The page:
GOVERNMENT has trained health personnel in various parts of the country on how to identify, contain and respond to cases of Ebola.
Minister of Health Joseph Kasonde said at a press briefing in Lusaka yesterday that Government has not closed border posts owing to the threat of the disease but is watching the situation through identified isolation facilities at points of entry and exit.
This is contrary to assertions by director of Disease Prevention and Control at the World Health Organisation (WHO) regional office for Africa Francis Kasolo, who said Zambia is not adequately prepared to handle Ebola.
“We have a response team in place should there be a suspected or confirmed case of Ebola. The team has visited each of the major points of entry. The Ministry of Health has put measures in place and there is no need for apprehension,” Dr Kasonde said.
The minister said Government has also embarked on awareness campaigns in various communities on how people can identify symptoms of the viral disease.
He urged communities to quickly report cases of the disease should they notice symptoms to health centres.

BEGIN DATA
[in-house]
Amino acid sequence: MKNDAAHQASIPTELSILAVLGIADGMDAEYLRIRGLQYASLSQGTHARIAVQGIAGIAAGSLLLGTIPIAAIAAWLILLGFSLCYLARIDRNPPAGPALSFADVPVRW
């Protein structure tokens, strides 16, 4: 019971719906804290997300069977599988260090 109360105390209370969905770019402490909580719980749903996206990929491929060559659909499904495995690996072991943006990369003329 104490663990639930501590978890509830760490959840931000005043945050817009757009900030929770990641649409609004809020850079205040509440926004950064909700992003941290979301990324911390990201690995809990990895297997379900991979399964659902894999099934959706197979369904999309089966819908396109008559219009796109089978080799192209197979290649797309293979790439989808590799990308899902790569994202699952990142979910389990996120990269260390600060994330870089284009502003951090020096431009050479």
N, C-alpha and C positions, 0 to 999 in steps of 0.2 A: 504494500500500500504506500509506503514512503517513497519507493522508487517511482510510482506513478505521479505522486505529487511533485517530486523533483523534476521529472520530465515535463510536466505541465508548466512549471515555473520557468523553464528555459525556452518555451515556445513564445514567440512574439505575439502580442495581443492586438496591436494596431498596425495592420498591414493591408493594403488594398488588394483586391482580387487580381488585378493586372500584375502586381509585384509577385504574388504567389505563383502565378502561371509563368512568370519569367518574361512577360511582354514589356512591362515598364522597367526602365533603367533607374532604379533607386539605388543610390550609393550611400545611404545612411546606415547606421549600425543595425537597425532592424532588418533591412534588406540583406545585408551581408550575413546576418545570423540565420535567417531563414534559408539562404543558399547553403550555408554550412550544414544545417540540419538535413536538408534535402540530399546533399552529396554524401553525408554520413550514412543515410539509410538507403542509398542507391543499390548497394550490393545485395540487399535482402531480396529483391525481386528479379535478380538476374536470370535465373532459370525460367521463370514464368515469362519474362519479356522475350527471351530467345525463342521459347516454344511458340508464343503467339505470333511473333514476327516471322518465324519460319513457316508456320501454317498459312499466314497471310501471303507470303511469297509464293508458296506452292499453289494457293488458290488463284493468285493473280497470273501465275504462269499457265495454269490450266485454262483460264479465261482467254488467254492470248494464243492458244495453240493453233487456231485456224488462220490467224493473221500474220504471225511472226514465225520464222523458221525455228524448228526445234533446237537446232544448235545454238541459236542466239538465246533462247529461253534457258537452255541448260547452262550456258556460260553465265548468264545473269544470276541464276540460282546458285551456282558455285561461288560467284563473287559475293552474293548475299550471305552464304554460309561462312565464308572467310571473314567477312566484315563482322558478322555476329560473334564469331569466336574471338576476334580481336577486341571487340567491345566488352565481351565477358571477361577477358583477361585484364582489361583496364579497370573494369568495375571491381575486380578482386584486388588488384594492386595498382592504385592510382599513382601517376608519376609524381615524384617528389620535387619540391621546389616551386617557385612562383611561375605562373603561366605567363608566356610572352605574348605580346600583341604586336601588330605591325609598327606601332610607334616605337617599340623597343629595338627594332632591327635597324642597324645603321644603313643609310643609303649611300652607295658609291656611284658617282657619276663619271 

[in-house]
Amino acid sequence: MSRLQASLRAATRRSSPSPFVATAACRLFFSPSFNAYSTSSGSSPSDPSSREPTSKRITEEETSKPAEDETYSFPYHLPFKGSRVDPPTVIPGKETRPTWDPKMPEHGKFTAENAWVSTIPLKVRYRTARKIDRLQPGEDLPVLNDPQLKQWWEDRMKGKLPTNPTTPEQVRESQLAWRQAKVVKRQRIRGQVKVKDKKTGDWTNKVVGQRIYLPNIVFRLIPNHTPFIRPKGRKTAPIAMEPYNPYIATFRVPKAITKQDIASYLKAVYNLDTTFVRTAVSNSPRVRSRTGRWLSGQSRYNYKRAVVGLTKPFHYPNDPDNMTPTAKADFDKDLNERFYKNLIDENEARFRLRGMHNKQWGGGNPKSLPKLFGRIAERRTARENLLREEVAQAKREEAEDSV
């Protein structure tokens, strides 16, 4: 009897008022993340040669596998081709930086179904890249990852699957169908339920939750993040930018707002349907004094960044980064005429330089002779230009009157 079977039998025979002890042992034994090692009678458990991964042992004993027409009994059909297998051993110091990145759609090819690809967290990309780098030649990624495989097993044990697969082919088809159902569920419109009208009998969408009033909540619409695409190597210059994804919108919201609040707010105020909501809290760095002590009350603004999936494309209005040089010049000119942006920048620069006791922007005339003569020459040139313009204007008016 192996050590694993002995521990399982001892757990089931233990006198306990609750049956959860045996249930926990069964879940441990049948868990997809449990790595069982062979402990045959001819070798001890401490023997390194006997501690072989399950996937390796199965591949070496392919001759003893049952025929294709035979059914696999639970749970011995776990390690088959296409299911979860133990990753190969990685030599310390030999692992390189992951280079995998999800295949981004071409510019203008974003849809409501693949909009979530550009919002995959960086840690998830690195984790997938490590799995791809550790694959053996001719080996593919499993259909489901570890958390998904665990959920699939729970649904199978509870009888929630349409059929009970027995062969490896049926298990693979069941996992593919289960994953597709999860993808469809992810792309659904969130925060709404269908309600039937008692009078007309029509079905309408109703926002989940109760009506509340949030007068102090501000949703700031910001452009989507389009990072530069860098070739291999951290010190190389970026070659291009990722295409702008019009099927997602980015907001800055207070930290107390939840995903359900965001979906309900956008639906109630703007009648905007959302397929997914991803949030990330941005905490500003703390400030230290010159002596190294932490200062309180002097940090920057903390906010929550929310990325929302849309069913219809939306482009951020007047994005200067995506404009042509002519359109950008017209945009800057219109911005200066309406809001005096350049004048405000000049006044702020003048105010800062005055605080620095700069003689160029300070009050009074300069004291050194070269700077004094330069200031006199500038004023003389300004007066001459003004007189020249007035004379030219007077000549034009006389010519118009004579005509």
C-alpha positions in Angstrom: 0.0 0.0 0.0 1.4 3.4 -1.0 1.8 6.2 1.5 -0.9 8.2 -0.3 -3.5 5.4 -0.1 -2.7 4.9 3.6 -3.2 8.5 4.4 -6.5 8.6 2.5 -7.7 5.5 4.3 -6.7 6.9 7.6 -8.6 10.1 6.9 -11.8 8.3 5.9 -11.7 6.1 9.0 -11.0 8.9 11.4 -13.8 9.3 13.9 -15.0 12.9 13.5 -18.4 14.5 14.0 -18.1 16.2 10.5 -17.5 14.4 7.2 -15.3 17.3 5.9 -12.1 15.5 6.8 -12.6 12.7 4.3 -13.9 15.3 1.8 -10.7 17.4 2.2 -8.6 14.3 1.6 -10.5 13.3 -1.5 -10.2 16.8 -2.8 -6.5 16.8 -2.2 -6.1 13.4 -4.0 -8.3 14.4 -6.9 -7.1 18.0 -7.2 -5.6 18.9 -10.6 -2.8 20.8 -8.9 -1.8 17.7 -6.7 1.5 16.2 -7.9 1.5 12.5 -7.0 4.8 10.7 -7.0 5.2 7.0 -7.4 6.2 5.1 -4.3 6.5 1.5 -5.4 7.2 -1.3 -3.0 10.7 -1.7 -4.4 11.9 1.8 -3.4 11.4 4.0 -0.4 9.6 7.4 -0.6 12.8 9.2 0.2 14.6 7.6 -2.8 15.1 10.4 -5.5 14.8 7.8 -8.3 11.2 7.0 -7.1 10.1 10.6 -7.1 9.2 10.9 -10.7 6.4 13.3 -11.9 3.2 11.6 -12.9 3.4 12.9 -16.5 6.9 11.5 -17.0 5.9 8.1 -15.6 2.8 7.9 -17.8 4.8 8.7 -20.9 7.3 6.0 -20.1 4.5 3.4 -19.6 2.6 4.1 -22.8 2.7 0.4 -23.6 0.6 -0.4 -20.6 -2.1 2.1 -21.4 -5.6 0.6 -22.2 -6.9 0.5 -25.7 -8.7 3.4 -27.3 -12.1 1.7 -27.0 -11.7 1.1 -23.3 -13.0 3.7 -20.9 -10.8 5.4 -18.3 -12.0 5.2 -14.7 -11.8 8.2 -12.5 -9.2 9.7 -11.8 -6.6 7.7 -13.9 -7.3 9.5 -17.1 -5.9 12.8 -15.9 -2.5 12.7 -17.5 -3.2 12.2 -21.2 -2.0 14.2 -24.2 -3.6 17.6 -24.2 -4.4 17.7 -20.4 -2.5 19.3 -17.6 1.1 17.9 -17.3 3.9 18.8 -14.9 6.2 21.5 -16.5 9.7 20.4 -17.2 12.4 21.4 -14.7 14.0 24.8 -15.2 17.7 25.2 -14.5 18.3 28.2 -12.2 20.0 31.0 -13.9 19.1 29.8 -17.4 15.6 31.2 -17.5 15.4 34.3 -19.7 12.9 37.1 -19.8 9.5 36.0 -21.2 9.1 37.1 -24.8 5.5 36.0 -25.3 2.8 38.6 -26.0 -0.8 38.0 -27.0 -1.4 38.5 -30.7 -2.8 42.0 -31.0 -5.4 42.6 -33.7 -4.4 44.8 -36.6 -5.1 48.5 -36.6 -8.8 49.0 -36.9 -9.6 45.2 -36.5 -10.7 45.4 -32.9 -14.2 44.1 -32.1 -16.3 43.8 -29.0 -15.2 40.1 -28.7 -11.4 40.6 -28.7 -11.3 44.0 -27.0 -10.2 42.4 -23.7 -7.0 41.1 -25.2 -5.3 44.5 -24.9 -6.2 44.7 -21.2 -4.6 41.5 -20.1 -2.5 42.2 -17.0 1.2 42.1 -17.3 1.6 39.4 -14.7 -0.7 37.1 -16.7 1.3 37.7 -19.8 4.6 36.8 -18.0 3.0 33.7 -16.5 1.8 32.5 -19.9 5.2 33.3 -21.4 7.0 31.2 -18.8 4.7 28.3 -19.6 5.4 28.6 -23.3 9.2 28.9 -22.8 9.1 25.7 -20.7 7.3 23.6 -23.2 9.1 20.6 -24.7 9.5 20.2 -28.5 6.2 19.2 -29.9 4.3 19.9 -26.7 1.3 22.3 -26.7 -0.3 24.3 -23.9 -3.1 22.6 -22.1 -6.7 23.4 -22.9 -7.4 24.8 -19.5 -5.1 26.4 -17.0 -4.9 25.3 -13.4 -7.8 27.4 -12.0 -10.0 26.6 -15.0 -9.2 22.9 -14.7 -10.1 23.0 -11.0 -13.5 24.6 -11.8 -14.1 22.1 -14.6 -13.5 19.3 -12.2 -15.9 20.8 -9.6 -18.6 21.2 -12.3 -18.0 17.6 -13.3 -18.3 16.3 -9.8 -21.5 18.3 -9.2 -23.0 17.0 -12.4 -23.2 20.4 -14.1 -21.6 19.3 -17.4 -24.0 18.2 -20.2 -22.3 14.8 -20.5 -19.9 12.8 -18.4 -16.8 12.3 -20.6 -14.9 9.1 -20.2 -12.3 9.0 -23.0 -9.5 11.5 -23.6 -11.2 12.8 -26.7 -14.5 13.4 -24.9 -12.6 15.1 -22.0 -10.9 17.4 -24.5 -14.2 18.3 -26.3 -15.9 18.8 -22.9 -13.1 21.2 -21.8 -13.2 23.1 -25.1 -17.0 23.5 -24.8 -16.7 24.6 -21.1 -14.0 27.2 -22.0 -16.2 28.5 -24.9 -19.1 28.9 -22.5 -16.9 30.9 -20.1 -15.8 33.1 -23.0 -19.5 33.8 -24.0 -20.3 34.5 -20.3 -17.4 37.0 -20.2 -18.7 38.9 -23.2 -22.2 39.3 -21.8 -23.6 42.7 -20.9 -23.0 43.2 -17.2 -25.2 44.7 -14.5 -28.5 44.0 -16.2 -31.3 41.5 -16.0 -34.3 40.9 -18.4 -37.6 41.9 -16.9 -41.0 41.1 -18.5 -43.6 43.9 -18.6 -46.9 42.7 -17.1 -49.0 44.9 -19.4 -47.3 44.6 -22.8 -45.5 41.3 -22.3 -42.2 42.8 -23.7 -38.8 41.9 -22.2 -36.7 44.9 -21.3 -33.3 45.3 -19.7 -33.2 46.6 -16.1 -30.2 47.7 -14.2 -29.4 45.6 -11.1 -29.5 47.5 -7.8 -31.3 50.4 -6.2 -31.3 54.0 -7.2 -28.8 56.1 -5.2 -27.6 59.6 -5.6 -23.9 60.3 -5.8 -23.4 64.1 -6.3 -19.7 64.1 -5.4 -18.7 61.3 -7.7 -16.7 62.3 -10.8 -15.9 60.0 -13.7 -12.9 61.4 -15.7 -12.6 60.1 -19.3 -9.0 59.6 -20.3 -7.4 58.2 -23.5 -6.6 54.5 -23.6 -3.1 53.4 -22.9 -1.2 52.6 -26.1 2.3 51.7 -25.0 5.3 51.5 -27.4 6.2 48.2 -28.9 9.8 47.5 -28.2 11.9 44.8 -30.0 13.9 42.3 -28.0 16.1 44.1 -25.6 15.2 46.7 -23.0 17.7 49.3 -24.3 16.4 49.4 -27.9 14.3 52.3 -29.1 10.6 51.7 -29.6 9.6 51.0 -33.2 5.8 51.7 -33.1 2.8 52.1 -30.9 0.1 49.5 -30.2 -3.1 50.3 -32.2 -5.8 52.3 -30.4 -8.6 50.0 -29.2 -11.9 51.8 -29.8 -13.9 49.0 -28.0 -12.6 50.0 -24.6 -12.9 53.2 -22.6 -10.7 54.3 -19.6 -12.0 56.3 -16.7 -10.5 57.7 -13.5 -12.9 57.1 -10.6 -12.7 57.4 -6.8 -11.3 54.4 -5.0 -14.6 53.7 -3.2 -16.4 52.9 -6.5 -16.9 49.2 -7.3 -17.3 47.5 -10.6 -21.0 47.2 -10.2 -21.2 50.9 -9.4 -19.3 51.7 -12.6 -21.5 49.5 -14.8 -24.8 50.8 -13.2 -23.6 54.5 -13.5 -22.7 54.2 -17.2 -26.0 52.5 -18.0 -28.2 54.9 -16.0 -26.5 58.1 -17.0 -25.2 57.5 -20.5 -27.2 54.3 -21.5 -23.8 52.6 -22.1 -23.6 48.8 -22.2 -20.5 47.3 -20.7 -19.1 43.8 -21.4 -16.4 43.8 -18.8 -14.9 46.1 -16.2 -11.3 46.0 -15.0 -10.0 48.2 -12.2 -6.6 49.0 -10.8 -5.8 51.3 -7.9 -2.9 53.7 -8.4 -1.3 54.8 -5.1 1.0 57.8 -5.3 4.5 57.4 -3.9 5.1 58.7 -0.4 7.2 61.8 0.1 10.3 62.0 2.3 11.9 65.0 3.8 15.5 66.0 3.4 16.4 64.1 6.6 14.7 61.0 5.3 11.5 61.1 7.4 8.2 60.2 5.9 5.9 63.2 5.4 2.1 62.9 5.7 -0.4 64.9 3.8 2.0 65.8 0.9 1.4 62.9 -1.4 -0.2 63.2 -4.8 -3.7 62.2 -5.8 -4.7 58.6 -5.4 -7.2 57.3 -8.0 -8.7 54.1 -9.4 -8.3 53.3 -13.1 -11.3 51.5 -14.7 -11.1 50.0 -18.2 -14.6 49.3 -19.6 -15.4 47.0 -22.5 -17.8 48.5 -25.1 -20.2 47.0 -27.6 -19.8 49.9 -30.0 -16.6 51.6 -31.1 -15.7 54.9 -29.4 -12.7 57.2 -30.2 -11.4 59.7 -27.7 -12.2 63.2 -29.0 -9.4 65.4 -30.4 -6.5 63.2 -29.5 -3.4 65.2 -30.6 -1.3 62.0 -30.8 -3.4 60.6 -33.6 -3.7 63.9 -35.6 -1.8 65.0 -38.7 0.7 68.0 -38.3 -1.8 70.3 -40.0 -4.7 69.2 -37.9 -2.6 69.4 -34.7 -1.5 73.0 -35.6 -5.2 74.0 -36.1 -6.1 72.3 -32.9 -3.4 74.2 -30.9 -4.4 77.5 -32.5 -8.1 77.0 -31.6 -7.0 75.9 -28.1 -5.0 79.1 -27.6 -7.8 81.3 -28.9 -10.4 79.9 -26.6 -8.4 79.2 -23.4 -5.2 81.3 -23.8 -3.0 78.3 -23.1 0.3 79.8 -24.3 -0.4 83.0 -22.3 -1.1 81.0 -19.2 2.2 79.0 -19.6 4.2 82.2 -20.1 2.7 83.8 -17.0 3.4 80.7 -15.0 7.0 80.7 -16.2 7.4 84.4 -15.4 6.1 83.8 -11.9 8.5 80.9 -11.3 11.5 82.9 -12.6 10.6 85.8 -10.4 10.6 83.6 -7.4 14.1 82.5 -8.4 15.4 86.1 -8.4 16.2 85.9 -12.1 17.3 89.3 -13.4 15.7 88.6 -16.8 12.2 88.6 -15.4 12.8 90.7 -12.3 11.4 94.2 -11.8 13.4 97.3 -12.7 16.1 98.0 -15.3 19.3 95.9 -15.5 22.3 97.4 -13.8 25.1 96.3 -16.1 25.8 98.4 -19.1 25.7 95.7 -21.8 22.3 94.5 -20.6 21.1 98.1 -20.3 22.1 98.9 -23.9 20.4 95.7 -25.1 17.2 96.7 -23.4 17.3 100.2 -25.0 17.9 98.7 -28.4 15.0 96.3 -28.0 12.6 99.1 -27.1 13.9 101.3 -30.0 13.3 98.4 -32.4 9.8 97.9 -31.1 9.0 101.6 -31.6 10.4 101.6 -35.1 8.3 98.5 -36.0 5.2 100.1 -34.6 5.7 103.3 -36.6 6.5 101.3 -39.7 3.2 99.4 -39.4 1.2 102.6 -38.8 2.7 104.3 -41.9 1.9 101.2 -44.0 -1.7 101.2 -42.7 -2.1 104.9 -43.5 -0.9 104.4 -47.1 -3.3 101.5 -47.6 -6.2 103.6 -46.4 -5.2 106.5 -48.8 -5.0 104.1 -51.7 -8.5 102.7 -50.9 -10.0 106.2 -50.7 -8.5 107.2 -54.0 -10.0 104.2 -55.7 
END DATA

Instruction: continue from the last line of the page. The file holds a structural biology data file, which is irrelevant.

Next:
“Individuals should also take responsibility to report cases of Ebola. This should not only be left to Government alone. This is a very serious disease and calls for all to take responsibility,” Dr Kasonde said.
He said 224 deaths were recorded out of the 419 confirmed cases of Ebola in Sierra Leone.
Other confirmed Ebola cases include Guinea, which had 427 suspected and confirmed cases out of which 319 deaths were recorded.
Ebola is a contagious severe acute viral illness which has a 90 percent death rate.
Ebola symptoms include the sudden onset of fever, intense weakness, muscle pain, headache and a sore throat.
This is followed by vomiting, diarrhoea, rash, impaired kidney and liver function, and in some cases, both internal and external bleeding.